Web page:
Yellowcard - Paper Walls
Label - Capitol Records
Release Date - 17 July 2007
Summer and Yellowcard. Most people will tell you the two go together like peanut butter and jelly. There's just something about the season that makes pop-punk the perfect choice. But that wasn't the case with last year, Lights and Sounds, now was it? While the album had critics all around giving their blessings, others considered their "darker sounding" record to be a complete misfire, losing the band hordes of fans during its run on the charts. "What the hell happened to Yellowcard?" was a very common question at the time. Well one year has passed and the LAS era is over. The band is back with a new album in their arsenal by the name of Paper Walls. Those who were questioning the band earlier can now rest assured because I'm here to say that Yellowcard has finally made the return that everyone wanted.
The album starts off with a bouncy little track called, "The Takedown." Not as a great a opener as "Way Away" or even "Lights and Sounds," but nonetheless a good song. The second those drums hit your ears, all previous doubts will just melt away.
Yellowcard keeps the party going with tracks "Fighting" and "Shrink The World," before we arrive at "Keeper," which brings the album down a little too early for me. Don't get me wrong though, the song is good and really has that "Only One" feel to it.
Things pick back at with their single, "Light Up The Sky," a nice track I can imagine plenty of teens proclaiming their love with. "Shadows and Regrets" is a really solid track that leads us into the more talked about "Five Become Four," which has Ryan giving you his feeling over the band's ordeal with ex-member Ben Harper. Ironically enough I find it be one of my favorite tracks on the record due to LP's lighting fast drumming and Mackin's well-placed violin parts. One of the stand out tracks on the album musically and not because of the lyrical material.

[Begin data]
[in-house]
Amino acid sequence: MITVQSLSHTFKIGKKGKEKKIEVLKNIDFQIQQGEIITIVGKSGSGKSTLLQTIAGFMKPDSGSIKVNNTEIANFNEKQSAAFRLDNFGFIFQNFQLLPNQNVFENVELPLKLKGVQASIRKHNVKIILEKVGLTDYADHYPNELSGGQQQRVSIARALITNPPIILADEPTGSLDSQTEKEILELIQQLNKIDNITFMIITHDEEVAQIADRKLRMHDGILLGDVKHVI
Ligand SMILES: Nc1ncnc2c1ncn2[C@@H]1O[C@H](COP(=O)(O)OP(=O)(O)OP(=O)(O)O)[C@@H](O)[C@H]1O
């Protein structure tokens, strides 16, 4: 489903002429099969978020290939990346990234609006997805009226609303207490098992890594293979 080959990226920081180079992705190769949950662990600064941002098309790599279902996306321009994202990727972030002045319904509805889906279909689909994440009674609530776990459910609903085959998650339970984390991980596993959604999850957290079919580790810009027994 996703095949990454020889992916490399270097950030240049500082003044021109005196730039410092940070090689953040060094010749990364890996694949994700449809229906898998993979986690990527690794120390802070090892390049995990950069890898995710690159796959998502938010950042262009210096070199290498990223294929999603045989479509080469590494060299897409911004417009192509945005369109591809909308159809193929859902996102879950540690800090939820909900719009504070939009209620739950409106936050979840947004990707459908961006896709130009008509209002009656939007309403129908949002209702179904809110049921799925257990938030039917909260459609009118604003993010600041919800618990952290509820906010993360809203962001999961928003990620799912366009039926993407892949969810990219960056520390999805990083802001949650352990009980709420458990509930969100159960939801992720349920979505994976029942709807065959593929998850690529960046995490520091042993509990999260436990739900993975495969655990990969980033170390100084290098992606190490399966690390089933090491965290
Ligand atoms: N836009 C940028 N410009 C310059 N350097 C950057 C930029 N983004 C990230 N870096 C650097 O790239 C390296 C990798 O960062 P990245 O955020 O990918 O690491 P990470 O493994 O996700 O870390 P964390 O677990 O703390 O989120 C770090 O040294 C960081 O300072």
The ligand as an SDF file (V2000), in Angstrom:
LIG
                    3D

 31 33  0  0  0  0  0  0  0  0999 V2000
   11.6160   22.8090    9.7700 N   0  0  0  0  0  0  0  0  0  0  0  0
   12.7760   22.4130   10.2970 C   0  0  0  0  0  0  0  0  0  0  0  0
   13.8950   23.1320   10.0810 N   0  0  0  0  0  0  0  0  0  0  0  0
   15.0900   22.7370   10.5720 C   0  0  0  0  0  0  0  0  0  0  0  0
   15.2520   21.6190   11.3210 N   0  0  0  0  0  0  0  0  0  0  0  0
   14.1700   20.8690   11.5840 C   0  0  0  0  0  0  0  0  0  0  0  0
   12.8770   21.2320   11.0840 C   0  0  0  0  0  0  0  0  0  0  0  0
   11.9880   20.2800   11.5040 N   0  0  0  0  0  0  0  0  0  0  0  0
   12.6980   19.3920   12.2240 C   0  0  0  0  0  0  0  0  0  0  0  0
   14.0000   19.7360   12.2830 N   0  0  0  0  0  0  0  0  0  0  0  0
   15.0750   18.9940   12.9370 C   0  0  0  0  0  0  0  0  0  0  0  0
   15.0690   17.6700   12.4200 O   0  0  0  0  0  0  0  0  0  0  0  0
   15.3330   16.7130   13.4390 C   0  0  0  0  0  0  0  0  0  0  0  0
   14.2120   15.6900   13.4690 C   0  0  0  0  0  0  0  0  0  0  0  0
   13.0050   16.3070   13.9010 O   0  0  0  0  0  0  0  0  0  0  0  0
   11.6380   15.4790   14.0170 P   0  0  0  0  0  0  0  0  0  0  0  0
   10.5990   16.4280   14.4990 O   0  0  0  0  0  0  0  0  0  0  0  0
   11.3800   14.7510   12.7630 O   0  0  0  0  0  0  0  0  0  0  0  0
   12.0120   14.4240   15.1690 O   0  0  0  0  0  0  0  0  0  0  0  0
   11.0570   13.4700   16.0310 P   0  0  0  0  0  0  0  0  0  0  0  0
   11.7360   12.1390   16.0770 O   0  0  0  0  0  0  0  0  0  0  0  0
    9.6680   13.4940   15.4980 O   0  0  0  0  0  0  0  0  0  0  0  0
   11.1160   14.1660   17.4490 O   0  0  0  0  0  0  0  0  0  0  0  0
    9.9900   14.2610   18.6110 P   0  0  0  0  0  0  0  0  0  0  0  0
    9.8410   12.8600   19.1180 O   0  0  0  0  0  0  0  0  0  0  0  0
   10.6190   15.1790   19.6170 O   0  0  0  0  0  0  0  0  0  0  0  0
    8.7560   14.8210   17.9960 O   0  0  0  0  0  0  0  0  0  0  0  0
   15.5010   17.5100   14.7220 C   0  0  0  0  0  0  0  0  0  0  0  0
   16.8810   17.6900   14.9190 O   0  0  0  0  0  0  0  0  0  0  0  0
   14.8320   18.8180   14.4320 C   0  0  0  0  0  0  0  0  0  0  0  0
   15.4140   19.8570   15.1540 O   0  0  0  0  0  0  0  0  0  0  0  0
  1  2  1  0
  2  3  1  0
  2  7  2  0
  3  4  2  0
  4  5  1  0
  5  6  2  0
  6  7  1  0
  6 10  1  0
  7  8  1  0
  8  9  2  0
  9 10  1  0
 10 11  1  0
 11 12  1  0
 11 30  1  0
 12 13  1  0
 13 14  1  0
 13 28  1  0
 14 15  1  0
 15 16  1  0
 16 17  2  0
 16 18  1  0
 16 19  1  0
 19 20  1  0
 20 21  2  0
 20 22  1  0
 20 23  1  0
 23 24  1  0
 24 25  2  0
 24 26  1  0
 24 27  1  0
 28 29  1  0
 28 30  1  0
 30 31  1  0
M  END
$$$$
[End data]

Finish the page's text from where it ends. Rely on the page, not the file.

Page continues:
"Afraid and "Date Line" are two tracks that I love for some reason. The pair just display that energy and emotion I missed so much on Lights and Sounds. Nothing too special about either song, but that "alive" feeling really does seal the deal for me on them.
"Dear Bobbie" is an interesting and welcoming track from Yellowcard. It starts off with Ryan's grandfather reading a love letter he wrote right before the music starts to take shape. The vocal intro will almost immediately remind you of the Blink 182 song that was done in the same fashion, but it is executed a little differently here.
"You And Me And One Spotlight," "Cut Me, Mick," and "Paper Walls" are the last three tracks ending the album on a very high note, smiles and all. Now I am one of the few that actually enjoyed Lights and Sounds as flawed as it was, but this is the album that should have been the follow-up to Ocean Avenue. Progression doesn't always have to be about changing your sound and I believe Paper Walls shows that very well as it doesn't come off not nearly as forced as the last album. With that being said, if one band needs to receive a "Greatest Comeback of the Year" award, it would obviously be them hands down. Paper Walls is like having an old friend back in town to see you after a fallout. Sure you remember those bad times, but you remember most of all the very reasons you were friends in the first place.
This review is a user submitted review from FalloutGuy. You can see all of FalloutGuy's submitted reviews here.
I looove this album, but the scores are way too high, IMO. While Ryan has a pretty decent range, his voice sounds a million other ones. The only musicianship really worthy of note here is the violin, and maybe the drums. Lyrics, I would place at a 6.5-7. While they're above average for pop-punk, they still leave a lot to be desired. Production is good, but not perfect, and sometimes sounds a bit muddled. The only creative aspect of this band, like I said earlier, is the violin, and it's very forgettable at times. But that's just my opinion. Good review.
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